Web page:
Mahmoud Youness

Peace Studies & Political Science

Mahmoud is a doctoral candidate writing a dissertation in peace studies and political theory. The dissertation is a comparative study of Ibn Khaldun and Machiavelli. It charts the imaginaries—the affective universes—that the two thinkers inhabited as a preliminary step to compare their work on political stability and its relevance for today’s thinking about peace and politics. It further argues that the understanding of these imaginaries is itself important for understanding and transforming conflict.

Prior to his training in peace studies, political theory and constitutional studies, Mahmoud studied philosophy, cognitive sciences, and religious studies. He uses this interdisciplinary background to formulate an understanding of moral and social psychology sensitive to the workings of affect (unreason) in political life. The role of affect in understanding and retrieving history is particularly important when studying comparative political thought, and Mahmoud develops a historical method to serve this purpose. The method aims to uncover the roots of differences in outlook that lay behind intractable conflicts. More directly, the method is used to compare two political theorists (Ibn Khaldun and Machiavelli) working in different contexts without falling into historical or psychological anachronism.

Building on the work in the dissertation on “political stability” Mahmoud plans to address the question of “ethical integrity” in its relation to the demands of politics and religion. The work is also comparative and tackles the work of major figures in the extended Islamic and Western traditions.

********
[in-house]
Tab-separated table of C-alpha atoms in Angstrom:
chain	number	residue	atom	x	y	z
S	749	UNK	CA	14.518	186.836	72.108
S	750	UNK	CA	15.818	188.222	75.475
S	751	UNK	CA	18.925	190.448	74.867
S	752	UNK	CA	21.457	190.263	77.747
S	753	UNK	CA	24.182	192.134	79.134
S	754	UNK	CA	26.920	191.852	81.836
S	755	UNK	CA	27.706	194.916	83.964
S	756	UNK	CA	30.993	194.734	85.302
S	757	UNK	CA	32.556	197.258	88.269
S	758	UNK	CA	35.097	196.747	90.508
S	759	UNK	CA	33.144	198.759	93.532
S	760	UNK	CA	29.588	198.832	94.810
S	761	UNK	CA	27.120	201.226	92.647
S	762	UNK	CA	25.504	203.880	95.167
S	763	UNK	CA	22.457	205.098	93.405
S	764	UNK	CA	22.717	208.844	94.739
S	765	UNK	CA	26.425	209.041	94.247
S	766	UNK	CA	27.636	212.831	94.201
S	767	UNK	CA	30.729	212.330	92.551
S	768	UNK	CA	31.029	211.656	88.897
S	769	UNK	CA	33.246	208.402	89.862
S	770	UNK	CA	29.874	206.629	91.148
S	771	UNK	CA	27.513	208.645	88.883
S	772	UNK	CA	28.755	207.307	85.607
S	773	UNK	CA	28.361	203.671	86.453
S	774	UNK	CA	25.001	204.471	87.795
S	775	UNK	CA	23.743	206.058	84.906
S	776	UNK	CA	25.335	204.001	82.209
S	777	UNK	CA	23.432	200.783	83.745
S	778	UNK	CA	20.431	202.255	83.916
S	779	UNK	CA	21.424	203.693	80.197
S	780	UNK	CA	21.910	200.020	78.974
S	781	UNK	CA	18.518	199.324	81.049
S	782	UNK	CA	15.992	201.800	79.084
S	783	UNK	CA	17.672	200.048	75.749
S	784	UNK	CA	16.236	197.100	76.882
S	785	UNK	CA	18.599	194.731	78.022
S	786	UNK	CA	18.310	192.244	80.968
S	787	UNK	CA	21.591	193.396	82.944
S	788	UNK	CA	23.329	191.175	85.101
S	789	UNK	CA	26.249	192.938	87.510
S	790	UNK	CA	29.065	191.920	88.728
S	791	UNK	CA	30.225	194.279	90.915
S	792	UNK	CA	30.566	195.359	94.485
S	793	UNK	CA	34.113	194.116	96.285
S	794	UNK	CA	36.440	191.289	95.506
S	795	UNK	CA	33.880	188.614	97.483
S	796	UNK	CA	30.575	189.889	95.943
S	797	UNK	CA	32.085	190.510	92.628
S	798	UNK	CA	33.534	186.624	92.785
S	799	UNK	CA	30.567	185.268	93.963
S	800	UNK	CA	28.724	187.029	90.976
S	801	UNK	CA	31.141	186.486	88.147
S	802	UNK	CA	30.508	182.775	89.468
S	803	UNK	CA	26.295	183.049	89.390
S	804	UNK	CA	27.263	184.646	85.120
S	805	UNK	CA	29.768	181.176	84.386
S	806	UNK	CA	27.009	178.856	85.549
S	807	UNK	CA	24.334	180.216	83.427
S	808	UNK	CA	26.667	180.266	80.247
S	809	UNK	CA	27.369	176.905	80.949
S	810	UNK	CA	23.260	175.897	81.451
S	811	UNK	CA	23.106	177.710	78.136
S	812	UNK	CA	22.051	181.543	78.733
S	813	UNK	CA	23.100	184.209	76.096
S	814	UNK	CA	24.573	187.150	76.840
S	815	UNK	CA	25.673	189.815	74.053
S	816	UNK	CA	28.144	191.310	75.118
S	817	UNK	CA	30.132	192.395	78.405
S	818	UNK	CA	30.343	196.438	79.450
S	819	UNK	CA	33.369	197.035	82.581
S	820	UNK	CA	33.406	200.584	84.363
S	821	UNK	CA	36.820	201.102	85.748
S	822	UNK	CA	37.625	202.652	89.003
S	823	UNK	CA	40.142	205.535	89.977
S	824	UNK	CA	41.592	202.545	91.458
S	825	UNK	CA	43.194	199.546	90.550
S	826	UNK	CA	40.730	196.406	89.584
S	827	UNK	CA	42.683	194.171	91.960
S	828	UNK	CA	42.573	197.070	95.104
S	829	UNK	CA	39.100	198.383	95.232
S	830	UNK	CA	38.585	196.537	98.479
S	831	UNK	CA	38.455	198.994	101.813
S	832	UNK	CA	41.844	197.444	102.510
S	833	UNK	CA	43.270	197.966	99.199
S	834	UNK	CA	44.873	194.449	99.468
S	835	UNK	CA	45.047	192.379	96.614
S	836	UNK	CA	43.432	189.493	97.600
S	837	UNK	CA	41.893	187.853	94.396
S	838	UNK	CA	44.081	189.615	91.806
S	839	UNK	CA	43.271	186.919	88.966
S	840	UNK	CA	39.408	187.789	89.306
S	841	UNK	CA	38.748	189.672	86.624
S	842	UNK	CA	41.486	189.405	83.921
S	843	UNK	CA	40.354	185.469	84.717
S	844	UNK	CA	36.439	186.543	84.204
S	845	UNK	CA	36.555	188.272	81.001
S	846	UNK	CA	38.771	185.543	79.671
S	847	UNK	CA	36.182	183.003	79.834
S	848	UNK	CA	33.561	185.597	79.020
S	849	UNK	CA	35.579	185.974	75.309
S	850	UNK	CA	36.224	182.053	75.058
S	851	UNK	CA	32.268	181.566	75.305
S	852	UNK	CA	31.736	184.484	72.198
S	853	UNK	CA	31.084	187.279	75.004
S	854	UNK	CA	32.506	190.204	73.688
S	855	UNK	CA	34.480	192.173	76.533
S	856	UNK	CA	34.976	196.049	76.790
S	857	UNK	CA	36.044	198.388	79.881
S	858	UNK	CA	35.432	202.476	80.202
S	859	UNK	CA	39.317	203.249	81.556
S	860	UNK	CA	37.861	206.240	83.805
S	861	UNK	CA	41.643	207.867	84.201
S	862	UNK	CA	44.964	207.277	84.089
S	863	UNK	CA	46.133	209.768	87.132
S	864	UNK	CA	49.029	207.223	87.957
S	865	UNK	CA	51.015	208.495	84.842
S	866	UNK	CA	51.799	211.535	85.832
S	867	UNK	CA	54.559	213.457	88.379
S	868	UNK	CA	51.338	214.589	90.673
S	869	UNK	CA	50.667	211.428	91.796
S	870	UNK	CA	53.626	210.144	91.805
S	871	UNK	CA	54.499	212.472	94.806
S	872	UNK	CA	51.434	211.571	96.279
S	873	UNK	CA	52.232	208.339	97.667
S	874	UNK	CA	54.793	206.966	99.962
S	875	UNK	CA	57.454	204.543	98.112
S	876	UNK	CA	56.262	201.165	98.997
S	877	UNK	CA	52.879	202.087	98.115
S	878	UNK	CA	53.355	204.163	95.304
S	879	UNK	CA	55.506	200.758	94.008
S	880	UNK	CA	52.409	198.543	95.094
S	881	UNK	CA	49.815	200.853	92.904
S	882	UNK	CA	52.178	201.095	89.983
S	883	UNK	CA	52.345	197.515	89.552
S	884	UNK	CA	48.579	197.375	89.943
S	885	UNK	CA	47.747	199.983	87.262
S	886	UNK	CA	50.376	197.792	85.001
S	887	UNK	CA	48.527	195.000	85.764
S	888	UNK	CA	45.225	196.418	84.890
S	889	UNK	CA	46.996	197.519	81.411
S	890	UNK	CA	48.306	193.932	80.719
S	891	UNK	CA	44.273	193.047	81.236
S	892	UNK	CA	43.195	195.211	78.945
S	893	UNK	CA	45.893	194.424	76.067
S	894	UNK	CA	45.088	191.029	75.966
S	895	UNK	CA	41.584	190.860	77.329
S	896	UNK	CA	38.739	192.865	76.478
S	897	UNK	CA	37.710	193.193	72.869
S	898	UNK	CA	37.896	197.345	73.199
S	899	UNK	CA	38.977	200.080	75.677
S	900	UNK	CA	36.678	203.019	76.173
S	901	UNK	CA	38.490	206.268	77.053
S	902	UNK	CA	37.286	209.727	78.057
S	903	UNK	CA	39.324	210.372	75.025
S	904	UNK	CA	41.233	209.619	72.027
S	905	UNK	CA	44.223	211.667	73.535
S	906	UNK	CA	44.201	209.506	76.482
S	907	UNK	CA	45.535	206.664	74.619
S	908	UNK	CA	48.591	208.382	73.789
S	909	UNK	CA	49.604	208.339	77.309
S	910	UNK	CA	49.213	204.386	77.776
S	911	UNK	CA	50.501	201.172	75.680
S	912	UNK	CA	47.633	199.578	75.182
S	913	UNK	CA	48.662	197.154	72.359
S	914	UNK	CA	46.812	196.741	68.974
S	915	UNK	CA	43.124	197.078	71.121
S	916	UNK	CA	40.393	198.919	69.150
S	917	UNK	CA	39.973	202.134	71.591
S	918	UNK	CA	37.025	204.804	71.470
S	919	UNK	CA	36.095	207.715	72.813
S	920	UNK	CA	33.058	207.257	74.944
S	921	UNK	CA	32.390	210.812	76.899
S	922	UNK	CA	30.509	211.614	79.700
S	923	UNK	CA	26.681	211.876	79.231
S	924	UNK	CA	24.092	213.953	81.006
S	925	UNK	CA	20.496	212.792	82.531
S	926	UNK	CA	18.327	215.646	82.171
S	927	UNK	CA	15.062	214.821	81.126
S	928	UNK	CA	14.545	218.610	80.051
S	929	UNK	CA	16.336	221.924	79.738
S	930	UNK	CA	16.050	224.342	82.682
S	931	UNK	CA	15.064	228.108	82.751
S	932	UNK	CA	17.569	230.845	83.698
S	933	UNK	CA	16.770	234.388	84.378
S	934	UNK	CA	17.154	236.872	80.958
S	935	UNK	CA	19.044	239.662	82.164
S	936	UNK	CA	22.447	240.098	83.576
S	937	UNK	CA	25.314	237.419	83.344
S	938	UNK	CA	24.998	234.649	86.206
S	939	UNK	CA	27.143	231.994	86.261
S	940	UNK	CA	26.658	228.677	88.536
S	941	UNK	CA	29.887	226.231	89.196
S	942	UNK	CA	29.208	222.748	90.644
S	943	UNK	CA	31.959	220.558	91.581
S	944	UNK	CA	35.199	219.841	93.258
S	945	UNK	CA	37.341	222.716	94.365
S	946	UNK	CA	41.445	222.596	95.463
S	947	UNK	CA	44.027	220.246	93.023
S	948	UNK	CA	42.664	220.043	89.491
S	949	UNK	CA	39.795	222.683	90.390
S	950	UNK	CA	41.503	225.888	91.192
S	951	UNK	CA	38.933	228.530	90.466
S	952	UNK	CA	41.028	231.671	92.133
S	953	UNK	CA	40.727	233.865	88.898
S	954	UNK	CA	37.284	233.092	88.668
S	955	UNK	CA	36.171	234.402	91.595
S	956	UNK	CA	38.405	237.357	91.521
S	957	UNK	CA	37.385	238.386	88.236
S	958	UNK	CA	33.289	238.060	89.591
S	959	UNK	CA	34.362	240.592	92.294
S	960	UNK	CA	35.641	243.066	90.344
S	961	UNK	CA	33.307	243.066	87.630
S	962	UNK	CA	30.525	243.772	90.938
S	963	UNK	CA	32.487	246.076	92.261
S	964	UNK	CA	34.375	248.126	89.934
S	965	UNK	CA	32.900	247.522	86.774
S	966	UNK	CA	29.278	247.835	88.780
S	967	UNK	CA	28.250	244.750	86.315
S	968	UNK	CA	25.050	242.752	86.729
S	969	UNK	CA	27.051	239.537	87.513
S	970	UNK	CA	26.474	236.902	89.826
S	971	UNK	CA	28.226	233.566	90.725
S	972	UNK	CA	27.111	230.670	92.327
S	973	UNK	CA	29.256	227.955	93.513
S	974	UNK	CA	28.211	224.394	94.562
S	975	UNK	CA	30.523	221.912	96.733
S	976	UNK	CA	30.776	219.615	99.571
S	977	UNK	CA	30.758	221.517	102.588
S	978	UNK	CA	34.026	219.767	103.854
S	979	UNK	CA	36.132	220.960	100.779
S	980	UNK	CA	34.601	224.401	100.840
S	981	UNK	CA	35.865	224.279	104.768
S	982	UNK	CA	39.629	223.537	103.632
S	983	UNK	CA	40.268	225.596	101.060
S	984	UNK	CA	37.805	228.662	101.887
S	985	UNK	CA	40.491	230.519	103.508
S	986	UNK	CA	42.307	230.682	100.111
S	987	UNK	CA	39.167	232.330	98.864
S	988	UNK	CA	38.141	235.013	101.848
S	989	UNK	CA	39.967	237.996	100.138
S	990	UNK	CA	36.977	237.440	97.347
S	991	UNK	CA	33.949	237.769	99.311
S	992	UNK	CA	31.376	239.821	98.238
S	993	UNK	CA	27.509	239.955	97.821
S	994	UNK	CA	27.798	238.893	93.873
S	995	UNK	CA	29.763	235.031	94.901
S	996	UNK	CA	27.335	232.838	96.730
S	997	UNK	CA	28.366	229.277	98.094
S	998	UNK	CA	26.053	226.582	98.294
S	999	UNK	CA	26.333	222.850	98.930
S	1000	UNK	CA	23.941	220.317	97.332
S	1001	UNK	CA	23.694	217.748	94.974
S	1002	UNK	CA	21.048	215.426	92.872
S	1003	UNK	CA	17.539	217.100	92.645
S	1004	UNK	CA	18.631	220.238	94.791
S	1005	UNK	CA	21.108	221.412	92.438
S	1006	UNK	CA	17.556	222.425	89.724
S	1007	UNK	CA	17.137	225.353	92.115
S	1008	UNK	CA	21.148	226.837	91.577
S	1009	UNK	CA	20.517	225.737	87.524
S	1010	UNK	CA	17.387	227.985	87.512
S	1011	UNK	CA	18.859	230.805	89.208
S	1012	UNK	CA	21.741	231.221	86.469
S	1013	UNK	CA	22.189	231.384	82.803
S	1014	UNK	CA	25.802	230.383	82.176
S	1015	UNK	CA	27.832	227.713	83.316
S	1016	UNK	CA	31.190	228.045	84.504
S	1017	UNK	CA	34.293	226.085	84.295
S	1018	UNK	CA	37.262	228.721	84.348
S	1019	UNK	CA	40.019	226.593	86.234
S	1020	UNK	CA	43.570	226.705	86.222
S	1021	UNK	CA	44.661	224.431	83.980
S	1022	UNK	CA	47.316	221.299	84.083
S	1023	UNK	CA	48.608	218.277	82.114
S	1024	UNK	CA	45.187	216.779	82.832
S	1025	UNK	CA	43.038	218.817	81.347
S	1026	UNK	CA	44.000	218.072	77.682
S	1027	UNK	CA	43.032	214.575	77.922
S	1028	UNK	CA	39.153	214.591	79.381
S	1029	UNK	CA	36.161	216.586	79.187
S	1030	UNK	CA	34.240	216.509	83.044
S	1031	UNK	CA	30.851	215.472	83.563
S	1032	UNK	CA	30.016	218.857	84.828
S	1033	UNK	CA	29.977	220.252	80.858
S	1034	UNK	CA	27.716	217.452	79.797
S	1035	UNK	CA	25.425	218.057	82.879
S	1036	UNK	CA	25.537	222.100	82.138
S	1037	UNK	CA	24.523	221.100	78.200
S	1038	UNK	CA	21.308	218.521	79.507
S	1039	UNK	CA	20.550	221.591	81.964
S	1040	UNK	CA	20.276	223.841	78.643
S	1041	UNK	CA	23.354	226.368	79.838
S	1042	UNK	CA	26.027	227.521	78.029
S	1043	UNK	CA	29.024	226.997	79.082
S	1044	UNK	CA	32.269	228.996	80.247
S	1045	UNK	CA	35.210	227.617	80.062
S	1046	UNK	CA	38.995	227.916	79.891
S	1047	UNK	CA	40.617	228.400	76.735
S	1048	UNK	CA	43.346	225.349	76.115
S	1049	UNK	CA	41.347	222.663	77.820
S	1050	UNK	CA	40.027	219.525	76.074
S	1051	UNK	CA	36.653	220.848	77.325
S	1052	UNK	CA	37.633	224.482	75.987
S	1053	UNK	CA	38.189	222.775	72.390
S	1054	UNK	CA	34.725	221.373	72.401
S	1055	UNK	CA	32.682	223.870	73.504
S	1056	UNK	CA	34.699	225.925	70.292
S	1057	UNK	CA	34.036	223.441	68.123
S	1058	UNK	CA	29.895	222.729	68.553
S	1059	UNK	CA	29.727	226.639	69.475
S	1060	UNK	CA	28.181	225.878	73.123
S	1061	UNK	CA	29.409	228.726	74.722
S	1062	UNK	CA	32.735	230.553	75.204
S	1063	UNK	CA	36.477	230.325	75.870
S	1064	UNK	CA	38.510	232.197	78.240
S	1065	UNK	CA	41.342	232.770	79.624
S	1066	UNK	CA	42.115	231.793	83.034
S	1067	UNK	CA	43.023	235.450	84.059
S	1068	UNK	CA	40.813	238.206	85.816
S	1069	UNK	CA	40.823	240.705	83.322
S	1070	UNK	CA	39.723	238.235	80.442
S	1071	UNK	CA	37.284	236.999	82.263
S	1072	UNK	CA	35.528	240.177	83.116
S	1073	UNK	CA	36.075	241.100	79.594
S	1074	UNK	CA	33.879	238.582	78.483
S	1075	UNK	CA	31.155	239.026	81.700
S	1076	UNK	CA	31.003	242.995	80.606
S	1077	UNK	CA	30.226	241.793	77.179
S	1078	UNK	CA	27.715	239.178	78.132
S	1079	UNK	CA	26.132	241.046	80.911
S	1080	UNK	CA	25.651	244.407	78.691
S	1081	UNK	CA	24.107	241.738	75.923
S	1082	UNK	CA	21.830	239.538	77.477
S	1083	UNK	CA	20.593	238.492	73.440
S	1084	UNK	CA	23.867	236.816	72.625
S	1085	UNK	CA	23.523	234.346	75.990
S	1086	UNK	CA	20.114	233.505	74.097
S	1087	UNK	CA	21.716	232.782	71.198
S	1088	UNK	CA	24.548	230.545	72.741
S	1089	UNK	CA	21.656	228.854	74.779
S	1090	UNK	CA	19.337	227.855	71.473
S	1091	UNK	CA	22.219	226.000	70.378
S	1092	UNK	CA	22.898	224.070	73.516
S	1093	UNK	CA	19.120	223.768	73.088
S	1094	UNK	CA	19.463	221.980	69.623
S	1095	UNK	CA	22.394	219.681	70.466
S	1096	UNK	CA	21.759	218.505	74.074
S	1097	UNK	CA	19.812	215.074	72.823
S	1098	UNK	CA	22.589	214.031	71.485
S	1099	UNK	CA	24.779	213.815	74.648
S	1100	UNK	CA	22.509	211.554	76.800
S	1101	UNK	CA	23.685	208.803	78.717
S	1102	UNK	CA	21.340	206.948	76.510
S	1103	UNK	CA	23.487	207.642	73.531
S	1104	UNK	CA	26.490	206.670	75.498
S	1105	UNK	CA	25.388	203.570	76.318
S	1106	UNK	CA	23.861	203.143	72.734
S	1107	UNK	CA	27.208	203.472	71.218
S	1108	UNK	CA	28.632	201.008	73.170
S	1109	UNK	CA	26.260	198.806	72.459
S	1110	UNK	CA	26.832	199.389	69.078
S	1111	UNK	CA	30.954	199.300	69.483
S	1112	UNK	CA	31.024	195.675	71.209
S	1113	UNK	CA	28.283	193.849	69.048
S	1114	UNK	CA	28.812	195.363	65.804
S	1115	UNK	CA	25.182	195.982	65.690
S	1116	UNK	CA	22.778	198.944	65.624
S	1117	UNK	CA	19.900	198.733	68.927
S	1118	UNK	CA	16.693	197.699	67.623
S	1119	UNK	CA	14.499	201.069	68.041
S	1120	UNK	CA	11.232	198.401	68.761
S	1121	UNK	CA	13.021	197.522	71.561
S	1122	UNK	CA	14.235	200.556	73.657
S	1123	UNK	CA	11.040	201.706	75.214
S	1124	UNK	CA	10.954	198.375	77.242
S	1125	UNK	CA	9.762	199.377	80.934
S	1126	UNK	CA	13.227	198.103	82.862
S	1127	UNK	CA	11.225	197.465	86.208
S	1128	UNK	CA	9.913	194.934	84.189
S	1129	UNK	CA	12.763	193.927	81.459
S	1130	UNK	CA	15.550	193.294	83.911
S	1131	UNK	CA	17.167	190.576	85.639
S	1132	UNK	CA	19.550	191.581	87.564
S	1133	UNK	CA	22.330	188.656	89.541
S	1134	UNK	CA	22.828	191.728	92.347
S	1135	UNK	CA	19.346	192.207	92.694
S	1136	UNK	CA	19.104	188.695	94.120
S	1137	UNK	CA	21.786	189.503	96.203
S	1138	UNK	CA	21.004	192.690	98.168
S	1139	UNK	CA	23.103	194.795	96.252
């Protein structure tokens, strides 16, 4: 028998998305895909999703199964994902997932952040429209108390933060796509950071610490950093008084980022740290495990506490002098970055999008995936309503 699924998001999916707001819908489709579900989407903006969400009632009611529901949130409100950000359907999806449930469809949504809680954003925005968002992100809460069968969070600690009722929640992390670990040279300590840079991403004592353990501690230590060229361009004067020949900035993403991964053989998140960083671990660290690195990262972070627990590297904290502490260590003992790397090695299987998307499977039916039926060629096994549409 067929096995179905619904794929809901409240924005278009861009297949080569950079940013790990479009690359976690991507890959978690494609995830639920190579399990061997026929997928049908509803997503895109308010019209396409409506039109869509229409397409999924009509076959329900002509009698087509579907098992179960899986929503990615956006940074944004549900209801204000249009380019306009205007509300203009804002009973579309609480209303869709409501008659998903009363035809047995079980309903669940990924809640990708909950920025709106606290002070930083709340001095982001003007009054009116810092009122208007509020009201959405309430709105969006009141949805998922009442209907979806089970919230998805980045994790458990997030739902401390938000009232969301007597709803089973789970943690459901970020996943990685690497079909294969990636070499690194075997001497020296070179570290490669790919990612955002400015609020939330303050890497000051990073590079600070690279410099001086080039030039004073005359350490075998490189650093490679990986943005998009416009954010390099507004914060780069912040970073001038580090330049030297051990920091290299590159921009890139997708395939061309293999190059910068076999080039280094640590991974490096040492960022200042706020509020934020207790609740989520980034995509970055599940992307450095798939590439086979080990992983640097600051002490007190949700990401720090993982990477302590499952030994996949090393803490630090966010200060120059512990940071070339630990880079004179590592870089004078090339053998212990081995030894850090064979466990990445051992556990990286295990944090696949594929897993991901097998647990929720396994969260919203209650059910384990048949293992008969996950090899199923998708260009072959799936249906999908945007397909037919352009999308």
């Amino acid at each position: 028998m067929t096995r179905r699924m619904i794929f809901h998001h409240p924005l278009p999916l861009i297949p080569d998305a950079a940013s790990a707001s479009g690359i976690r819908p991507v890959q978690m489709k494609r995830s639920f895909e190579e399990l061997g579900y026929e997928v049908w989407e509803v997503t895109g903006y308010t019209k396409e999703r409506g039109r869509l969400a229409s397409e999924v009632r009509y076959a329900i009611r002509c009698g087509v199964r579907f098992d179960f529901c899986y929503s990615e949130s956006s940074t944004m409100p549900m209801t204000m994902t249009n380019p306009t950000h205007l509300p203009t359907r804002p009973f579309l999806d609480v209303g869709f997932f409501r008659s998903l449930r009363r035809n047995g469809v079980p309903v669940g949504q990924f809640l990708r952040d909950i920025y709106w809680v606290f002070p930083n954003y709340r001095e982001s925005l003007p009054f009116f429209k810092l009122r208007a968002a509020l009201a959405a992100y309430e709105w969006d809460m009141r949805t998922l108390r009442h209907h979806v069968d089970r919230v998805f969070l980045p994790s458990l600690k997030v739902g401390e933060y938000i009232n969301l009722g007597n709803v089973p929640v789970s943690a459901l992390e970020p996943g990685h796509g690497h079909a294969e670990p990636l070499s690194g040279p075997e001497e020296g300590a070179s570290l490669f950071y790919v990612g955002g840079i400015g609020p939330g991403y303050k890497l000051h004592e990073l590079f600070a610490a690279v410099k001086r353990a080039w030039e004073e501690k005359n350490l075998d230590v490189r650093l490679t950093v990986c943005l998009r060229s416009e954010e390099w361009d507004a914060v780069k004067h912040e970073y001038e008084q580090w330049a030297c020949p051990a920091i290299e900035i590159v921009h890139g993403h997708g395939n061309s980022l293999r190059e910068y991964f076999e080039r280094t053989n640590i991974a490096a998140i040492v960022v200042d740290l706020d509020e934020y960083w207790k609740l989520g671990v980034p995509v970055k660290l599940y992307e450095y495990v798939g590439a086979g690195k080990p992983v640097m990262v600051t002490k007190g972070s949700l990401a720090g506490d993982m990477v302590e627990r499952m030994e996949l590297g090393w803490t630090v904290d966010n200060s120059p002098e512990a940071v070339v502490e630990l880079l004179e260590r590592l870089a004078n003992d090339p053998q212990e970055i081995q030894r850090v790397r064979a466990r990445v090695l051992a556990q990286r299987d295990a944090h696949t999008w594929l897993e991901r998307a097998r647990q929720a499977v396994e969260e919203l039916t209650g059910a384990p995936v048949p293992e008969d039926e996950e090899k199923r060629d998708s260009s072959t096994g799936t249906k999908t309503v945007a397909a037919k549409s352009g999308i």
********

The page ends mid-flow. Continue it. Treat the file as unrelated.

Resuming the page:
Mahmoud was a University Presidential Fellow (2017-2022) and a Mellon Family Fellow (2018-2019).


“Taming Time: The Possibility of History and Politics in Islam,” Hawliyat 19 (2020-21): 127-148.

“The Theory of Evolution: An Islamic Perspective; Part II: Created Evolution,” in N. El-Bizri (ed), Practicing Philosophy in Lebanon (Beirut: Dār al-Fārābī & The German Orient Institute, 2017).

“The Theory of Evolution: An Islamic Perspective; Part I: Against Parsimony,” Theological Review 33 (2012): 107-134.

“Al-Maʿād fī Zaman al-Ḥājah ilā al-Akhlāq [the ethical relevance of eschatology],” Al-Mahajja 22 (Winter-Spring 2011): 71-92.

Translations and Commentaries

Ṣunūf Al-Tajrubah Al-Dīniyyah (Beirut: Dār Al-Maʿārif Al-Ḥikmiyyah, forthcoming 2022). An Arabic translation with commentary and an analytical introduction of: William James, Varieties of Religious Experience, A Study in Human Nature, to be published by Dār Al-Maʿārif Al-Ḥikmiyyah (Beirut, 2022).

Al-Tasmiyah W-al-Ḍarūrah (Beirut: Dār al-Kitāb al-Jadīd, 2017). An Arabic translation with commentary and an analytical introduction of: Saul Kripke, Naming and Necessity (Harvard University Press, 2001).

In addition to the above, Mahmoud has produced over a dozen Arabic translations of major philosophical, theological, and ethical works from English and French writers.